What does "Catholic innovation" really mean, and why do we need it so much?
Without any context, the phrase “Catholic innovation” might give a person pause. What exactly does it mean? Tradition is not only a great strength of the Church, but also an integral part of the Deposit of Faith, so the idea of doing things in a new or different way might sound odd or even be concerning.
“Catholic innovation” does not refer to changing doctrine or tradition, but actually is the very opposite of that: It refers to using the best available technology and practices to bring the ancient riches of the faith to a new audience.
“When I think of Catholic innovation, I think of St. John Paul II’s call for a new evangelization,” said Eric Groth, President and CEO of ODB films, in an interview with Aleteia. He said,
Catholic innovation is referring to new methods and new ardor. It’s not about changing the truth, beauty, and goodness of the faith, but on a practical level asking ourselves, how do we walk as disciples of Christ? How do we run our church operations? How do we organize our communities? How can we breathe new life into our functionalities as parishes, as dioceses, as Church, and as individuals, in all aspects of who we are? It brings a new excitement, a new energy, instead of just doing things in a stagnant way. The idea is to do things differently, not for the sake of doing things differently, but from a desire to keep growing and learning and sharing the truth in new and fresh ways—never changing orthodoxy, but on the contrary, lifting it up and bringing new attention to it.
To fully understand Catholic innovation, we can look to the examples of great saints who used the best technology of their time to spread the Gospel. St. Maximilian Kolbe, for example, had an amateur radio license and started a radio station to give a Catholic response to the troubles in Germany during his day. Blessed Carlo Acutis was passionate about computers, and used his skills to create a “virtual museum” online of Eucharistic miracles.
It takes both wisdom and ingenuity to use new media in service to the Gospel, but saints like Maximilian Kolbe and Carlo Acutis show us how to do it, and do it well. Today, there is a growing movement to imitate their examples and harness the power of technology to spread Christ’s message.
A leader in this movement is the OSV Institute, which has worked with ODB Films to create a series of “Catholic Innovation Talks.” These talks shine a light on creative approaches to evangelization, springing from the wisdom and deep prayer that energize these creative approaches. The talks are free and available for anyone to watch at OSVTalks.com.
The start-up solving a major challenge that parishes face
The format and presentation of these talks are reminiscent of a TED Talk or TEDx Talk, and that similarity is not an accident. The filmmakers researched the process of making TED Talks in creating the OSV Innovation Talks.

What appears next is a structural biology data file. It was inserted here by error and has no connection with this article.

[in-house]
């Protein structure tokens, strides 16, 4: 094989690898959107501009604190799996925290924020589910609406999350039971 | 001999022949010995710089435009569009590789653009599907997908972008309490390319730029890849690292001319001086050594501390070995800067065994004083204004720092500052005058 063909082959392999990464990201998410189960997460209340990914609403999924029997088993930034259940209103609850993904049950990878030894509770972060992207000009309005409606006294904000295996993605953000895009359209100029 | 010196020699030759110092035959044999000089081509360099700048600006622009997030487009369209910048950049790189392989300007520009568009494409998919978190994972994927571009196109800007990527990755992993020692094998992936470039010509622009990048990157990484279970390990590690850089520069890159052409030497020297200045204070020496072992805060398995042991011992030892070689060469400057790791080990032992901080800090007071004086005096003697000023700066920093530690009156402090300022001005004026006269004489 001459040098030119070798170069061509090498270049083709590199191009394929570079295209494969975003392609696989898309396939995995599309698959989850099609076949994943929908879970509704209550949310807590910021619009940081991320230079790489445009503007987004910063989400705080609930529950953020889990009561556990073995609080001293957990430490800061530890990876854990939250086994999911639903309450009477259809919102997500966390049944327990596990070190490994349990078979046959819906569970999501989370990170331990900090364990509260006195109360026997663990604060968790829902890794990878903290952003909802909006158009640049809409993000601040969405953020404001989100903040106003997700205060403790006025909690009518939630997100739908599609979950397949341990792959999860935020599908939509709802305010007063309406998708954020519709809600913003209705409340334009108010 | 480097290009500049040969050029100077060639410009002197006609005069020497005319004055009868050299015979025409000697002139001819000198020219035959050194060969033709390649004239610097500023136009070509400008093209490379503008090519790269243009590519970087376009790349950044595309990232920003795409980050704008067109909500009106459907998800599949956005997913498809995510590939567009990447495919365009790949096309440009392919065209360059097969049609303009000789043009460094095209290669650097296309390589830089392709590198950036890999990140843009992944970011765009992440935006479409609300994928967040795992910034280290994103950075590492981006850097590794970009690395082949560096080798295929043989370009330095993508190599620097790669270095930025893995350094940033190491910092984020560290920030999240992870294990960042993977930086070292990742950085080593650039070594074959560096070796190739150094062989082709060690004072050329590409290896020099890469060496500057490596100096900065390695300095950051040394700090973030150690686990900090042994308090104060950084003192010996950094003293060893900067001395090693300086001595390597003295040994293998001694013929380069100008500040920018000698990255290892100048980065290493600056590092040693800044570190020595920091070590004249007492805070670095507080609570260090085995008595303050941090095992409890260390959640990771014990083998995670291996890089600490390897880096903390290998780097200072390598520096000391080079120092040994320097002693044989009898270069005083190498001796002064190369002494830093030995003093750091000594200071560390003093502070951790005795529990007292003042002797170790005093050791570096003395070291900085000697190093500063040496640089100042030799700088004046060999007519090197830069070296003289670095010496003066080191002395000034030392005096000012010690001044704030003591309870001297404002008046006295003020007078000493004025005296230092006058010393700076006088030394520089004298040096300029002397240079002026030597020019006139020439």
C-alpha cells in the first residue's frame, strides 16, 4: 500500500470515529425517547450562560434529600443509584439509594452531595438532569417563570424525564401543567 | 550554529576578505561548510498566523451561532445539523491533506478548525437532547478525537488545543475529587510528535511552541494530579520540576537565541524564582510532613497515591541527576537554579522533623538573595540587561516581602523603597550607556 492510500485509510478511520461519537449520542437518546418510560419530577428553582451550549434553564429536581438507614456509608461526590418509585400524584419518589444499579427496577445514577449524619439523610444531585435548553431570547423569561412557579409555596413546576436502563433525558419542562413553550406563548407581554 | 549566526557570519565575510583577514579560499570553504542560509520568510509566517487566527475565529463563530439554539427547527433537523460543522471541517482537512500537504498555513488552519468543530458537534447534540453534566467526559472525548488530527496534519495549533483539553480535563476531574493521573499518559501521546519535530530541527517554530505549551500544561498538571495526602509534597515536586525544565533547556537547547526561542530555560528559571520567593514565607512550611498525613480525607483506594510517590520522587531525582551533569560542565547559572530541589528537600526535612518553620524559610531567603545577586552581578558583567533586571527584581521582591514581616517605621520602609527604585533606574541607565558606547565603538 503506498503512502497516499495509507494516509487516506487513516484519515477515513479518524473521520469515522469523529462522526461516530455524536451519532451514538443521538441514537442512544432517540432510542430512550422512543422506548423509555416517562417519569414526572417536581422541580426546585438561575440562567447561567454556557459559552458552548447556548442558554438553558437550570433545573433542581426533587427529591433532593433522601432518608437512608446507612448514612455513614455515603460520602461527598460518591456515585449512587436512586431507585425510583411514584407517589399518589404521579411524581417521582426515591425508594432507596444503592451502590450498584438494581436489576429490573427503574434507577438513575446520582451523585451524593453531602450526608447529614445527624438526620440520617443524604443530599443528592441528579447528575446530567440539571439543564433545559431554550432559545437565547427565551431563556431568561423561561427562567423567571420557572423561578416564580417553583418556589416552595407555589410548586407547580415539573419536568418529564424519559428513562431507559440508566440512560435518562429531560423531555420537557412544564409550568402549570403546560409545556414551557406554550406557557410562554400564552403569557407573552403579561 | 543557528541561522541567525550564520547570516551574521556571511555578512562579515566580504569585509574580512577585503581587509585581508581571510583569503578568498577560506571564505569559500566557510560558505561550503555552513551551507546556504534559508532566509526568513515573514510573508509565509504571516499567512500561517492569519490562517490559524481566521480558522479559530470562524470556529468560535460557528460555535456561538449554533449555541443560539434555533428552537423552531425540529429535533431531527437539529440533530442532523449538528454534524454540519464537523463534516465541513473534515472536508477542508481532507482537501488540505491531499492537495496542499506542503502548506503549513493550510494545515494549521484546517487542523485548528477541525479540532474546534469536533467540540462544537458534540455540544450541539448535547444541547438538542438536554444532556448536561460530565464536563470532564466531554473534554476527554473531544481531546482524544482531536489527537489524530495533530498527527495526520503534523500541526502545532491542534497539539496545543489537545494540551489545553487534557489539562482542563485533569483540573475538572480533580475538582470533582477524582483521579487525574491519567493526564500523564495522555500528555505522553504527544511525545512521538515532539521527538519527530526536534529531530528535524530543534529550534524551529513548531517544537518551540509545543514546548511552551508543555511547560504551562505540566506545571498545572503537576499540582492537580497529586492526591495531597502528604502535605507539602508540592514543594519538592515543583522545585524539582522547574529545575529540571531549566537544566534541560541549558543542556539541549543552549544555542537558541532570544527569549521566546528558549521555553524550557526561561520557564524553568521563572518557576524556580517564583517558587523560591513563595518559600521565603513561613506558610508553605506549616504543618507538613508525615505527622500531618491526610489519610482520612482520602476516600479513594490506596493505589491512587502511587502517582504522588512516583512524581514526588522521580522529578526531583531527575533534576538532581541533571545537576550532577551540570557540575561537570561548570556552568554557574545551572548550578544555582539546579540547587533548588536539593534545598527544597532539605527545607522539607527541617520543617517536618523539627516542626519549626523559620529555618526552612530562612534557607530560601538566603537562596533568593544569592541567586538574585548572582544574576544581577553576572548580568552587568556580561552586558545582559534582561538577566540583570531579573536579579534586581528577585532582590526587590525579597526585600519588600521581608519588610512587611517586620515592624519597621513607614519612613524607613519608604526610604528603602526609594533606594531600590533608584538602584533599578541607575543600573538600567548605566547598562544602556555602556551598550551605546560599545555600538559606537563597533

TED Talks are famous for helping people understand the world in new ways and see things differently—indeed, the organization’s slogan is “Ideas worth spreading”—and the filmmakers hoped to bring a similarly inspired energy to the Church. “We can use these talks, and that approach, to be more innovative and entrepreneurial in how we run our churches and live as Catholics,” Groth said.
“The purpose of the Innovation Talks is to spark discussion, explore new approaches in all parts of church life, and inspire more creative thinking,” Groth said. “We connect with and bring in speakers from all over the world with a key area or special interest that’s something they’re passionate about, and then we help them present that in a way that people can access easily.”
The speakers have a message to share that can be helpful to just about anyone. “In the speakers we select, we look for people who will build a bridge and encourage people in their lives and as Church,” Groth said. “They’ve married Catholic discipleship to who they are in the world, and can be accessible and invite people to the table. Our goal is to get the message they want to communicate out there, so they can draw others deeper into a relationship with Christ in the world.”
Ultimately, of course, the goal is to strengthen and encourage all those seeking Christ, helping the Church to communicate the Gospel effectively. “Evangelization is the responsibility not just of the institutional Church and the clergy but of laypeople,” Groth said. “Our baptismal call is to be prophet, priest and king, and we can ask ourselves, ‘How am I living that out on a daily basis and helping my parish live that out? How can we practice greater hospitality to the community for evangelization and discipleship? How am I helping and contributing?”
In an era when many Catholics are leaving the Church, the time is ripe for rethinking the best ways to communicate and share truth. “There’s a crisis of people leaving the Church; what can we do about that?” Groth said. “It’s not about catchy programs but about re-evaluating how to love and share the Gospel in new and fresh ways. How can my community be a place where people thrive on sacramental life and community life?”
The answers to these profound questions will be different for each person and each parish. But the OSV Innovation Talks are there to encourage all of us in the process, helping the Church to imitate the saints in using the best resources available to serve Christ in today’s world.
3 Groundbreaking evangelization projects awarded $100,000 each from OSV